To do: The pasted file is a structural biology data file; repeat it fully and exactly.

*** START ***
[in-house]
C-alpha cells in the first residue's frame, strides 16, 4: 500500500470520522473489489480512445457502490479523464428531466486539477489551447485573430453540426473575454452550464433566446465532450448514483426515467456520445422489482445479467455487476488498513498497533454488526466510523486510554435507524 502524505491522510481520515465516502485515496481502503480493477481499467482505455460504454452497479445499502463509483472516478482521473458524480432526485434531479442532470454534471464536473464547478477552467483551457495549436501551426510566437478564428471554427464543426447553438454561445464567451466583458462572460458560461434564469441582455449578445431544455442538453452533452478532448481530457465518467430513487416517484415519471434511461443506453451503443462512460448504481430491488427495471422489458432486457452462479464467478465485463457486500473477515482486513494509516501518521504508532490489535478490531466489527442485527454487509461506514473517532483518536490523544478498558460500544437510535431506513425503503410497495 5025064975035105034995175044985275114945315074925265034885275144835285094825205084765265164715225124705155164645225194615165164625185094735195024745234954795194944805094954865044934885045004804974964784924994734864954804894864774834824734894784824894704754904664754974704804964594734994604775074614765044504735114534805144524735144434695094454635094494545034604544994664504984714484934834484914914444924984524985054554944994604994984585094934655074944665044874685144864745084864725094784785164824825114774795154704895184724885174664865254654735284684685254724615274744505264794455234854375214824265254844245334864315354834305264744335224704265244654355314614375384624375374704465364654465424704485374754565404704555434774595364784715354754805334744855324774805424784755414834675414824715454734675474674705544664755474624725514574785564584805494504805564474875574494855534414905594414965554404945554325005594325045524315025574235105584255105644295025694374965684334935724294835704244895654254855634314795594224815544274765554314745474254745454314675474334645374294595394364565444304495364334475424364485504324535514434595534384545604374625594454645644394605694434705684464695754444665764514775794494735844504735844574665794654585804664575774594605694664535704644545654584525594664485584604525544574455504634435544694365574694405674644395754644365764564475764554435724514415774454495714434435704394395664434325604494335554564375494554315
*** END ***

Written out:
[in-house]
C-alpha cells in the first residue's frame, strides 16, 4: 500500500470520522473489489480512445457502490479523464428531466486539477489551447485573430453540426473575454452550464433566446465532450448514483426515467456520445422489482445479467455487476488498513498497533454488526466510523486510554435507524 502524505491522510481520515465516502485515496481502503480493477481499467482505455460504454452497479445499502463509483472516478482521473458524480432526485434531479442532470454534471464536473464547478477552467483551457495549436501551426510566437478564428471554427464543426447553438454561445464567451466583458462572460458560461434564469441582455449578445431544455442538453452533452478532448481530457465518467430513487416517484415519471434511461443506453451503443462512460448504481430491488427495471422489458432486457452462479464467478465485463457486500473477515482486513494509516501518521504508532490489535478490531466489527442485527454487509461506514473517532483518536490523544478498558460500544437510535431506513425503503410497495 5025064975035105034995175044985275114945315074925265034885275144835285094825205084765265164715225124705155164645225194615165164625185094735195024745234954795194944805094954865044934885045004804974964784924994734864954804894864774834824734894784824894704754904664754974704804964594734994604775074614765044504735114534805144524735144434695094454635094494545034604544994664504984714484934834484914914444924984524985054554944994604994984585094934655074944665044874685144864745084864725094784785164824825114774795154704895184724885174664865254654735284684685254724615274744505264794455234854375214824265254844245334864315354834305264744335224704265244654355314614375384624375374704465364654465424704485374754565404704555434774595364784715354754805334744855324774805424784755414834675414824715454734675474674705544664755474624725514574785564584805494504805564474875574494855534414905594414965554404945554325005594325045524315025574235105584255105644295025694374965684334935724294835704244895654254855634314795594224815544274765554314745474254745454314675474334645374294595394364565444304495364334475424364485504324535514434595534384545604374625594454645644394605694434705684464695754444665764514775794494735844504735844574665794654585804664575774594605694664535704644545654584525594664485584604525544574455504634435544694365574694405674644395754644365764564475764554435724514415774454495714434435704394395664434325604494335554564375494554315